The BSDB recently initiated an advocacy campaign, starting with (1) the gradual development of the best arguments providing elevator pitches to be used in discussions, presentations, applications or publications, and (2) the collation of support resources which were first published on the BSDB website and are now present in improved version on The Node. To take this initiative a step further, I recently took an invitation by the journal Open Access Government as an incentive to write a short text that would explain the nature as well as the societal importance and impact of DB in terms that are understandable to lay audiences. Please, read the outcome of that effort here. Please note that this is only a first attempt, but I hope that it will serve as a template that can be used and further developed by members of the DB community.
The BSDB’s advocacy strategy
As argued in a recent PLoS Blog, there are alarming indications of communication fatigue in our community which weakens our ability to coordinate our activities and promote the importance of our science. But why do we turn off in this way at the worst possible time when conditions for fundamental research are worsening? As my colleague Sam Illingworth and I have argued in an editorial for a recent special issue about science communication, the likely reasons include (1) lack of awareness about the means and power of communication, (2) lack of incentives and external rewards for participation in science communication, and (3) lack of time: as academics we usually have more than 5 professions rolled into one, and the time demand in each of these professional spheres is steadily increasing, suffocating our productivity as scientists, let alone as communicators.
Notwithstanding, I argued in the above mentioned PLoS Blog that current circumstances cry out for communication and we MUST find feasible and effective ways to do so. As I argued, this is possible through the formation of collaborative networks of science communication. To achieve this, we need to communicate within our own communities to be able to coordinate our action. We need to make our individual contributions to science communication; if we are prepared to share the fruits of our activities, for example via The Node, this can then lead to the cumulative build-up of high quality and freely available resources and strategies. Finally, we need to make active use of and further improve existing resources and strategies; by reaching out jointly we will have a higher chance of gaining momentum and impact – all with the common goal of promoting dialogue about the science we love.
To lead the way in this direction, the BSDB has started an advocacy campaign together with The Node. The first step is simple and consists in putting together the best arguments for Developmental Biology and powerful examples illustrating these statements. The first draft of this document has been published on the BSDB site and on The Node. This resource can now be capitalised on by us all, but it also requires further community input to refine and complement the arguments – in particular also in the areas of Plant Biology and Evo-Devo which are not well represented. To catalyse this process, the editorial team of Development has complementary plans that will be announced in due term, and the BSDB has initiated a writing competition for PhD students and postdocs focussing on advocacy.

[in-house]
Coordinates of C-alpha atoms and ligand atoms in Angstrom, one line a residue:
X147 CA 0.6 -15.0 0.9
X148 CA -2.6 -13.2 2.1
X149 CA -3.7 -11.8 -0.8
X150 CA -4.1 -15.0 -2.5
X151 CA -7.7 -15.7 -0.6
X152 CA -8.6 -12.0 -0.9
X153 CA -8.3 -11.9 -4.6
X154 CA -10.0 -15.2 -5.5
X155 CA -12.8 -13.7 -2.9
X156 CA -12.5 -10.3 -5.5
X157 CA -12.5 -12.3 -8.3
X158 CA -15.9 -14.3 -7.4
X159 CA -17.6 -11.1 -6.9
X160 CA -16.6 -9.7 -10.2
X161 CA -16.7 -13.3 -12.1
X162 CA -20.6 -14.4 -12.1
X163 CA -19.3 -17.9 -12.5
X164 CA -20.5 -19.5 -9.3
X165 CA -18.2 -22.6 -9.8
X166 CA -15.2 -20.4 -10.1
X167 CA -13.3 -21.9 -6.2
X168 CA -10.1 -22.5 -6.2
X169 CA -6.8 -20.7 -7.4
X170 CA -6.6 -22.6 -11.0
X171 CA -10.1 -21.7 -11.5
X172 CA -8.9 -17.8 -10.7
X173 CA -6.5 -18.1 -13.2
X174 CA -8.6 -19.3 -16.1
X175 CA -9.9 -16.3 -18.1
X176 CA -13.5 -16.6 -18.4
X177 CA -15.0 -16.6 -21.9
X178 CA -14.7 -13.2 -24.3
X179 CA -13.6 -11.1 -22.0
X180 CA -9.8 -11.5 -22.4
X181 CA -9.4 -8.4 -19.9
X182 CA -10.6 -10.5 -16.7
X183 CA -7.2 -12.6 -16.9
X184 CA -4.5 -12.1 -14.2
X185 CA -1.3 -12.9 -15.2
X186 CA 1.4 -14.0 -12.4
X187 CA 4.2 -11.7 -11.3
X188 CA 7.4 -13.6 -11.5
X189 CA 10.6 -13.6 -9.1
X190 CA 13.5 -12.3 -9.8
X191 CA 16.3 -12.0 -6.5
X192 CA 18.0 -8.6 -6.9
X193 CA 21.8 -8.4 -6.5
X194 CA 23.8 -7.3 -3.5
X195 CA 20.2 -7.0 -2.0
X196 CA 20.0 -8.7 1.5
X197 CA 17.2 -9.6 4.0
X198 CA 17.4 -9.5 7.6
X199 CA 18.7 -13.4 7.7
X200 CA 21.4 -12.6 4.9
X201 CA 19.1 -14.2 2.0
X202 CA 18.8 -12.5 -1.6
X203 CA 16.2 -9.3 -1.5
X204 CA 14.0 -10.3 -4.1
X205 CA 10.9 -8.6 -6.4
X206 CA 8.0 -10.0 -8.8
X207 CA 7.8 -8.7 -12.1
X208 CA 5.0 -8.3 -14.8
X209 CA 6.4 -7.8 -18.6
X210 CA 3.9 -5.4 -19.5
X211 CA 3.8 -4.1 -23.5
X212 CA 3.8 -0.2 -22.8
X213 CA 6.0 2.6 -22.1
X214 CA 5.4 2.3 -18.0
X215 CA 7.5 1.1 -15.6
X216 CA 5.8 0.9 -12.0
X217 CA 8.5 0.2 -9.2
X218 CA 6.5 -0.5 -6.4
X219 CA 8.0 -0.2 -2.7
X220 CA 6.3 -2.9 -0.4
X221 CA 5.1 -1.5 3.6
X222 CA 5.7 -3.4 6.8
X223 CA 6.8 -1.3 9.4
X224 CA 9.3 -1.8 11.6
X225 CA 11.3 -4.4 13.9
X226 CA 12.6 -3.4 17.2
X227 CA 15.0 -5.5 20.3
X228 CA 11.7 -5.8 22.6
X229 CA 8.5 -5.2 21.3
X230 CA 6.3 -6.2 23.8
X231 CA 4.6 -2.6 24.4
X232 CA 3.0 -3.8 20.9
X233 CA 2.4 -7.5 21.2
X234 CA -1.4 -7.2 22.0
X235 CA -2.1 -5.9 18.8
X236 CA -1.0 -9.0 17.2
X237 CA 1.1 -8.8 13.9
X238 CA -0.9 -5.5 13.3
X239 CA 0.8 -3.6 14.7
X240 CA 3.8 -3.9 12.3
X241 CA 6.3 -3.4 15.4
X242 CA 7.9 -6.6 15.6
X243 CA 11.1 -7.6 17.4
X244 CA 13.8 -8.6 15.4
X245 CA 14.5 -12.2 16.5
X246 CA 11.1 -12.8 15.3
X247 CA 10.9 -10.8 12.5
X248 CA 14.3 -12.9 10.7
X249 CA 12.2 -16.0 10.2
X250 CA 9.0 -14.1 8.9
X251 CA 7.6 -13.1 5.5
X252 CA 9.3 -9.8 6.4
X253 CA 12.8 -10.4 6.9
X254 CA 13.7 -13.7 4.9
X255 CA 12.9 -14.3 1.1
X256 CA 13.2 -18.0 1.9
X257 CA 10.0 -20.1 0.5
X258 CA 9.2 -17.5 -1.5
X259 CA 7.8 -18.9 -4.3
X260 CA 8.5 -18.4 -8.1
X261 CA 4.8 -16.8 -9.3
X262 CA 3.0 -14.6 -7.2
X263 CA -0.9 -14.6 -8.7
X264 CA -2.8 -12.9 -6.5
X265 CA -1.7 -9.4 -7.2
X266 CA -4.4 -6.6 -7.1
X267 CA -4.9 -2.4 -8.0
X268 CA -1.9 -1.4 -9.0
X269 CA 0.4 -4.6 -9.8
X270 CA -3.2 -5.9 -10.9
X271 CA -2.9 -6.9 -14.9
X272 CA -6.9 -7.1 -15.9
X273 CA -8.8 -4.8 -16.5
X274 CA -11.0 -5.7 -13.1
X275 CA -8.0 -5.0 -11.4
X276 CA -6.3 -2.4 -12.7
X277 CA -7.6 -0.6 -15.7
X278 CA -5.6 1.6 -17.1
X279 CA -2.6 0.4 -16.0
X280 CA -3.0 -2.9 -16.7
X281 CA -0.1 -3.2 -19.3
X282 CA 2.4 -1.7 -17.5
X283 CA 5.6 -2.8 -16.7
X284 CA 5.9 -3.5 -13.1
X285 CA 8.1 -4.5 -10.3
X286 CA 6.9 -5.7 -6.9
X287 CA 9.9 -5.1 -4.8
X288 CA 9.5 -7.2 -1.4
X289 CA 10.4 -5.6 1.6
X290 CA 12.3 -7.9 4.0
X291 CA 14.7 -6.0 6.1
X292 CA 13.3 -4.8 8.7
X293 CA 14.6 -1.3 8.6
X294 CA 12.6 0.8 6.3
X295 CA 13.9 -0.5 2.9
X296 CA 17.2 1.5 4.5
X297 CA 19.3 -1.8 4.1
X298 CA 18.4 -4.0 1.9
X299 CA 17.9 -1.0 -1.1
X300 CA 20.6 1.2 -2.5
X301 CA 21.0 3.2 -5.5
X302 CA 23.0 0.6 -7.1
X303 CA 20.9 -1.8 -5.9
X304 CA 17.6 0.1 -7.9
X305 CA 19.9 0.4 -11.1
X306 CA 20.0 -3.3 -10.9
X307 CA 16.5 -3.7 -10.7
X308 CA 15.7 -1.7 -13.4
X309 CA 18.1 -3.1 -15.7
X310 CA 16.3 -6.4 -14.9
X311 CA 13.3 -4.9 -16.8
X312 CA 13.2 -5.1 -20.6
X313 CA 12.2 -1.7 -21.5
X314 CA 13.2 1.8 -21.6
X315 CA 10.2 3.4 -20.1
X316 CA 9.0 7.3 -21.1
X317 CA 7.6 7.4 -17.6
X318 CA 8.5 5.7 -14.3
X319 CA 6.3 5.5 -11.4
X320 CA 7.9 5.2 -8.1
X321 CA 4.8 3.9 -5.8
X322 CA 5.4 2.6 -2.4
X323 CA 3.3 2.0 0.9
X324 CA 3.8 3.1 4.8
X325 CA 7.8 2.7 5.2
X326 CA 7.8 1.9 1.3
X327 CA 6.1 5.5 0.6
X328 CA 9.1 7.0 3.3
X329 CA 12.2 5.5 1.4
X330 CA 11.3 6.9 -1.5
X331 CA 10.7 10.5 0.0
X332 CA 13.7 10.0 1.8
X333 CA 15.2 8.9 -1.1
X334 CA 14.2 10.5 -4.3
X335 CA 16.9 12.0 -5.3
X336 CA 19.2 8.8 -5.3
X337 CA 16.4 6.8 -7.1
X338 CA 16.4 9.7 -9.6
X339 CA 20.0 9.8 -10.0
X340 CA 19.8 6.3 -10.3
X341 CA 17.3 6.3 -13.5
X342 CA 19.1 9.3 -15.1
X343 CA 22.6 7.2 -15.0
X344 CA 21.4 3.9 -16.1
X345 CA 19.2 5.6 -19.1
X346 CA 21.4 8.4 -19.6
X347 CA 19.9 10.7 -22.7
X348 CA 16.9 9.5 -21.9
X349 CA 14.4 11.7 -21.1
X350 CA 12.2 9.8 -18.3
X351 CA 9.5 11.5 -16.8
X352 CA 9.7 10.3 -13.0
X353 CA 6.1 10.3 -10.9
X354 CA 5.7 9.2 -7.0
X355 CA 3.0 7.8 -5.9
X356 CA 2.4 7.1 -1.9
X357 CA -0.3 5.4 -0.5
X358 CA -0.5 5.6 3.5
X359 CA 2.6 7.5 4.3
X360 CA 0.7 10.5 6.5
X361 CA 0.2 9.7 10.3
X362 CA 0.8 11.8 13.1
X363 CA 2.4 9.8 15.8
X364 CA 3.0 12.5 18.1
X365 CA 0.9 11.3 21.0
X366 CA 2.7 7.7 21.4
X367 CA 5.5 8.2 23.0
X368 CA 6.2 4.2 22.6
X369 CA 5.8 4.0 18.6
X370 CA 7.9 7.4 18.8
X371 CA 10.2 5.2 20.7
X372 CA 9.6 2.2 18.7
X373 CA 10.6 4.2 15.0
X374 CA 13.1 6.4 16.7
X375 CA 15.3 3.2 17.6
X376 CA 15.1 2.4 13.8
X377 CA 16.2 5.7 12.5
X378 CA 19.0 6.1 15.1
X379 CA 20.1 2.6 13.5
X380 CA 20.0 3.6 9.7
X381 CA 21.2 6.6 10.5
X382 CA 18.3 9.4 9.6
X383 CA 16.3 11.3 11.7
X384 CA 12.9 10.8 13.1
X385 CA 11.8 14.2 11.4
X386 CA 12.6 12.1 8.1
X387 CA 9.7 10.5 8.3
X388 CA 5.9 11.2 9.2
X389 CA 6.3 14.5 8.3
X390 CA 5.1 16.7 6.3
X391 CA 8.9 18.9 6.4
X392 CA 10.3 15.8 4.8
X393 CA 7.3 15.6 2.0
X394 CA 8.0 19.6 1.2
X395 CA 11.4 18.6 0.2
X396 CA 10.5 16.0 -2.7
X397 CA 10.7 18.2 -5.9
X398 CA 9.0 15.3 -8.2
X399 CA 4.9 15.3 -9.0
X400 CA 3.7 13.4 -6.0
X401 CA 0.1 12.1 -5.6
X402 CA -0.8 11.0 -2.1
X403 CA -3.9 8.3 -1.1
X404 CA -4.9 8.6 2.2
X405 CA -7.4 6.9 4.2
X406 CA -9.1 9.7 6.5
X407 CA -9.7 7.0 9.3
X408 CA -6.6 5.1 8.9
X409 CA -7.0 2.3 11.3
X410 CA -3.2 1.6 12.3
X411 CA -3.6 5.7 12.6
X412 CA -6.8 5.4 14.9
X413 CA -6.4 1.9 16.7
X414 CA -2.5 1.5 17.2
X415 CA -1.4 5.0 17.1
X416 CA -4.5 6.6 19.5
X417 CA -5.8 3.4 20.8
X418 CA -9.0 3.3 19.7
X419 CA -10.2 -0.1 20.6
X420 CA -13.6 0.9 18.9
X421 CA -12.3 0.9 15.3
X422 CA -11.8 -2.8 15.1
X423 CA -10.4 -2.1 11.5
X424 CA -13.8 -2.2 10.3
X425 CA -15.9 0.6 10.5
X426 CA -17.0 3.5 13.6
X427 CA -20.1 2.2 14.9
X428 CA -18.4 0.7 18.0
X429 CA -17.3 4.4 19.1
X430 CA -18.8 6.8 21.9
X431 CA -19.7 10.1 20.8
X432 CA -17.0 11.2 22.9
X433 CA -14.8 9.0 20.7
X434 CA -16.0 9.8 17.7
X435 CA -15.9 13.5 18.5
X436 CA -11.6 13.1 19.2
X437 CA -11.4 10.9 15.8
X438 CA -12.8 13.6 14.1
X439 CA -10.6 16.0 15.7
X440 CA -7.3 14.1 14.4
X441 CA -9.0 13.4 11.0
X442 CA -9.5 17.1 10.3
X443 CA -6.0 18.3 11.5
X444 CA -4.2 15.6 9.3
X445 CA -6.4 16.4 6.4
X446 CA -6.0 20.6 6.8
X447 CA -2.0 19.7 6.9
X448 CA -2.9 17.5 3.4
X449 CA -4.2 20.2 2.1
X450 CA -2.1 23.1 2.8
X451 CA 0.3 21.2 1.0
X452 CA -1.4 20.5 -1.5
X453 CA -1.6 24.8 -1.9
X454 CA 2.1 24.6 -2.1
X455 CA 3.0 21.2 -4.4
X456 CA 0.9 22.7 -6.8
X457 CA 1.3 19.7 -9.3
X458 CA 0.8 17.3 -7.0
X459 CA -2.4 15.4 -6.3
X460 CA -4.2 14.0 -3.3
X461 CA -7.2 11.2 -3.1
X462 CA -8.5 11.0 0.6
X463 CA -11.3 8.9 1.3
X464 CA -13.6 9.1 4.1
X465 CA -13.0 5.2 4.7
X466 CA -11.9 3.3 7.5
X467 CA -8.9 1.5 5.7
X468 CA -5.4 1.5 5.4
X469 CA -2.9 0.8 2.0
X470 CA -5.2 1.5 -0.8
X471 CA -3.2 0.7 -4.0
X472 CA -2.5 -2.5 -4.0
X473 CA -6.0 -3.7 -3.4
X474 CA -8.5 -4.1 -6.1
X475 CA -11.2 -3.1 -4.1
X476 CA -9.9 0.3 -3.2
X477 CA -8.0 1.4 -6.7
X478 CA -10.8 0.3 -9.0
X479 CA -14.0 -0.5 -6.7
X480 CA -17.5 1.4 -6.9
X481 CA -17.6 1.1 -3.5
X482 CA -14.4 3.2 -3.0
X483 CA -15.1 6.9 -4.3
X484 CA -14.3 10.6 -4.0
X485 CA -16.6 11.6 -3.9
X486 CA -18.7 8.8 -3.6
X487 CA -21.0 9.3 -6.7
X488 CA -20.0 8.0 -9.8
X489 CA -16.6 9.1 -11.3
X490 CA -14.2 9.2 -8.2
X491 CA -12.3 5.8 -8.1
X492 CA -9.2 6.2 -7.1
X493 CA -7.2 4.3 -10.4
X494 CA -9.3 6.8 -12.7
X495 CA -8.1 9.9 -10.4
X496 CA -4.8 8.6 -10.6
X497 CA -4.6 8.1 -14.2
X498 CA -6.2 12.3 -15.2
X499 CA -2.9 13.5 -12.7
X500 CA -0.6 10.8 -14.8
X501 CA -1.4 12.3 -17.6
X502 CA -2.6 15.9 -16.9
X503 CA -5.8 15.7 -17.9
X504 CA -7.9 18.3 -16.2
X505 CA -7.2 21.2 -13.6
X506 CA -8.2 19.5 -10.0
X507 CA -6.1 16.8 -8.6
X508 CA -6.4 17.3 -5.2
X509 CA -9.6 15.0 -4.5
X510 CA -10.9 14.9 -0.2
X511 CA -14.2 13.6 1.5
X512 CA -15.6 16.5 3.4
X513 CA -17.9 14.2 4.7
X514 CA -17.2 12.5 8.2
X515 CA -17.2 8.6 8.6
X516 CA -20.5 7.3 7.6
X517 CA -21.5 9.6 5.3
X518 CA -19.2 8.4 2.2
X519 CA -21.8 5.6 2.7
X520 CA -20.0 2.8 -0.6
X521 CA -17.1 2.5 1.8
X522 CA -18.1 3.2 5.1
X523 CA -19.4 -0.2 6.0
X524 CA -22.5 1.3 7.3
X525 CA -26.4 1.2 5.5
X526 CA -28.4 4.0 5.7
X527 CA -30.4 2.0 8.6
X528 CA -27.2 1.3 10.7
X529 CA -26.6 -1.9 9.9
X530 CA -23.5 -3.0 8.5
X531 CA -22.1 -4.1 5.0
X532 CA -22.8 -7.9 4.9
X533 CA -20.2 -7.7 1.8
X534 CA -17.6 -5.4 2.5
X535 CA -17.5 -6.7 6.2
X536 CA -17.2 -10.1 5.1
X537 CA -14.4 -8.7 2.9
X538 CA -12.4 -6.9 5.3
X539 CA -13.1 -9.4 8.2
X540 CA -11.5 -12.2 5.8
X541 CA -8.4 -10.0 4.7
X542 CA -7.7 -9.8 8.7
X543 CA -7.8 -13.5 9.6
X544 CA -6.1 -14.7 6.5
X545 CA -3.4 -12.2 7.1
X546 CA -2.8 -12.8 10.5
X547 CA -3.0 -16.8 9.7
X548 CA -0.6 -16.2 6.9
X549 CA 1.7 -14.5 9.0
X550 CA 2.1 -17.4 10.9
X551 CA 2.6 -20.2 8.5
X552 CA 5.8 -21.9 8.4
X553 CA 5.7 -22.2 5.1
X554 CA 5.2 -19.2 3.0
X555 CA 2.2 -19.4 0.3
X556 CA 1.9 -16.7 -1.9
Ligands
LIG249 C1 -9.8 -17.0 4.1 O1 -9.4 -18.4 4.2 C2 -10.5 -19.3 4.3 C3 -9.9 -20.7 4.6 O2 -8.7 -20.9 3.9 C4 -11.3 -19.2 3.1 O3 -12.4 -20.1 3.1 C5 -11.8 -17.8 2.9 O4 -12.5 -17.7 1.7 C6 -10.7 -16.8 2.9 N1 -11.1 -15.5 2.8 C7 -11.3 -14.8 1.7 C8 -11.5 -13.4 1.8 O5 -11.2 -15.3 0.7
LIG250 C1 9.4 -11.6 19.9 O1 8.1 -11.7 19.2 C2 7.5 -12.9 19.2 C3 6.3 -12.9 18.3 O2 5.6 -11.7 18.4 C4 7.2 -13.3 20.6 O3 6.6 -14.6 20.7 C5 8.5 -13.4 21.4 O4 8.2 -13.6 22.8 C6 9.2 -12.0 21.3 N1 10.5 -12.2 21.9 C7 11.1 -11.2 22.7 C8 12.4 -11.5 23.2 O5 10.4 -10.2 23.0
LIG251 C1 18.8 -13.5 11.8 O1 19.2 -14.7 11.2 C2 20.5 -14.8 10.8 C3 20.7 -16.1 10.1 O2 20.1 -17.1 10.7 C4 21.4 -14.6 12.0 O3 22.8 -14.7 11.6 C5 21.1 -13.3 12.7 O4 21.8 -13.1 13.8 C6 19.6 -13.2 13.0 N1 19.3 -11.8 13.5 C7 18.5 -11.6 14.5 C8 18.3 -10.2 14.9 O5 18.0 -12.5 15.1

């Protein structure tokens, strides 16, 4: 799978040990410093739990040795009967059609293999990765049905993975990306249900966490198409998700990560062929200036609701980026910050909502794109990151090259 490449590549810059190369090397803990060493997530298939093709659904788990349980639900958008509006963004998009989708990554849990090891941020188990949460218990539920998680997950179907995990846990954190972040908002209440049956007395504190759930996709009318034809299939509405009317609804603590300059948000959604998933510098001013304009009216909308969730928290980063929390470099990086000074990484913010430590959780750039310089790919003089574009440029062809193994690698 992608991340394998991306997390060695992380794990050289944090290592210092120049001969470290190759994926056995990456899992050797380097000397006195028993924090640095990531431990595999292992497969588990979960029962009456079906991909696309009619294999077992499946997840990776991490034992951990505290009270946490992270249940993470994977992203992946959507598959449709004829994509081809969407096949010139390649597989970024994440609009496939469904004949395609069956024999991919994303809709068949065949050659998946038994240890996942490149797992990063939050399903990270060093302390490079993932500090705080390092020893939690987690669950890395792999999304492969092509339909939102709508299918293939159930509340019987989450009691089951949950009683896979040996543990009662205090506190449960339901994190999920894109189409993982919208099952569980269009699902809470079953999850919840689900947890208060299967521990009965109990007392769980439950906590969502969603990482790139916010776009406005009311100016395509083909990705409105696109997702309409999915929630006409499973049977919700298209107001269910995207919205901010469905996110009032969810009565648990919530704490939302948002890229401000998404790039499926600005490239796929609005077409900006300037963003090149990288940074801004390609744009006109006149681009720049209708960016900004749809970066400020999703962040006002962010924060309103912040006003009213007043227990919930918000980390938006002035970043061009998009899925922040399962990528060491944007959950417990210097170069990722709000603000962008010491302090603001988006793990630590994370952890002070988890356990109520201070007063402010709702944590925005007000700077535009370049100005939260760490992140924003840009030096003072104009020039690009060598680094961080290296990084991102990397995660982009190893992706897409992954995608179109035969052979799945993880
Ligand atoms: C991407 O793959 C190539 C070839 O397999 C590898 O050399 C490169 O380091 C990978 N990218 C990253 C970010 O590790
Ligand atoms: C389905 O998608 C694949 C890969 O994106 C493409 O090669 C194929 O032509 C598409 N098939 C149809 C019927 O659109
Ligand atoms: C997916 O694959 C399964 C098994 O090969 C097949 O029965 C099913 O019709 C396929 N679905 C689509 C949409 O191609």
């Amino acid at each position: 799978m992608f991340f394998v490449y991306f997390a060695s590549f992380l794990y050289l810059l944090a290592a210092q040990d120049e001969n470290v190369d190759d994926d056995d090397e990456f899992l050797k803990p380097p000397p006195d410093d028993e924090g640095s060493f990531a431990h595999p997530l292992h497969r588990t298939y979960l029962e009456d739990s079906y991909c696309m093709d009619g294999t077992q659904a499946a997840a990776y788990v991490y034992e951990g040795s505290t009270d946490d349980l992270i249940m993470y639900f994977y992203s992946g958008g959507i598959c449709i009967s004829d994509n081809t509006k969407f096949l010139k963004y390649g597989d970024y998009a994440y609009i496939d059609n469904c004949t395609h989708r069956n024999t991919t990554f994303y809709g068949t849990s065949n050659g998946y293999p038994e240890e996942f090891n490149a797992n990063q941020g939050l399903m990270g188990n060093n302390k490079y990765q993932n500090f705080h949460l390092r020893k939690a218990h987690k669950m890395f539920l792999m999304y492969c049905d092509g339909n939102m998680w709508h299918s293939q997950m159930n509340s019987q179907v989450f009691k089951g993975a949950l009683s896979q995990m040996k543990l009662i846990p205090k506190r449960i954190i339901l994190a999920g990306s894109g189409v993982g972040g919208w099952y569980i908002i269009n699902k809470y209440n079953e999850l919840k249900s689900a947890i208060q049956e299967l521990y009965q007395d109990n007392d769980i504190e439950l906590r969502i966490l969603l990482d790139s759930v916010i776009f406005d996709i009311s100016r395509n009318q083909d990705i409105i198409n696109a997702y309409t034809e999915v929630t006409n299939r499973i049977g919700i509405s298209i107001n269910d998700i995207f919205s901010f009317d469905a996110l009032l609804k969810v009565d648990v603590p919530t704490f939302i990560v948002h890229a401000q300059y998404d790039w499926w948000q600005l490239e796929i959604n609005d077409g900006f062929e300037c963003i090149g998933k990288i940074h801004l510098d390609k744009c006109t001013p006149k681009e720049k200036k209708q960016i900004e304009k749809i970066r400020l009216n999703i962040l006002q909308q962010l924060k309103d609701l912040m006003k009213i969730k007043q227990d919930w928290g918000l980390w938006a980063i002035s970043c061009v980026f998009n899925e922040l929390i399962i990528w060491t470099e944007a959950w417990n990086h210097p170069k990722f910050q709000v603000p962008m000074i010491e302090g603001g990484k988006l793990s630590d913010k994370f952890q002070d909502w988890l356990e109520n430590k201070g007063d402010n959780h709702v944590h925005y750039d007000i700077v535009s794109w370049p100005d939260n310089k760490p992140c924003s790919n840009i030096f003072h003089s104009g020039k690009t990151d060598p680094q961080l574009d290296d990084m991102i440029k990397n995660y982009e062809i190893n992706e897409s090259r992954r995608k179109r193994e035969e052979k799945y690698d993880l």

The gradually improving advocacy resource is intended to provide us with effective elevator pitches that can be used in dialogue with the public, students, other scientists, clinicians and politicians – and many of the arguments may fly well also on grant applications or in scientific publications. The overarching goal is to achieve wider recognition of fundamental Developmental Biology research as an important science branch that deserves public funding support.
But we should not stop there, and hopefully more members of our community will join in and help to develop creative science communication initiatives that carry dialogue proactively into the relevant target groups. Ideally, this is done through collaboration and long-term objective setting which has a higher chance of achieving sustainability, momentum and impact. To illustrate this point, a recent special issue on science communication describes examples of existing initiatives, explaining their origins and gradual developments. To facilitate the task, the BSDB and The Node have collaborated to put together a link collection (originally published on the BSDB site) which provides ideas, advice and resources that can be used and followed. We hope that these actions taken by the BSDB will help to raise the awareness of and participation in science communication and advocacy within our community for the benefit of all.
To promote Developmental Biology, we should have our elevator pitches ready at all times – whenever there is an opportunity to talk about our discipline – be it to the public, students, fellow scientists or policy makers. We have no made a first start published on the BSDB website and The Node. This is a first attempt at providing a concise rationale and ideas that can be woven into conversations about our science. We are certain that the arguments presented can still be improved and complemented and expanded into the fields of evolutionary biology and plant sciences. We would therefore like to invite you to send in your ideas, potential corrections and suggestions for improvement, additions, new arguments and/or potential links that will further strengthen the message we want to convey. Please, forward your ideas to Andreas.Prokop@manchester.ac.uk. This initiative is only the first step of a collaborative advocacy campaign, and we’ll inform about next steps on The Node and on the BSDB site.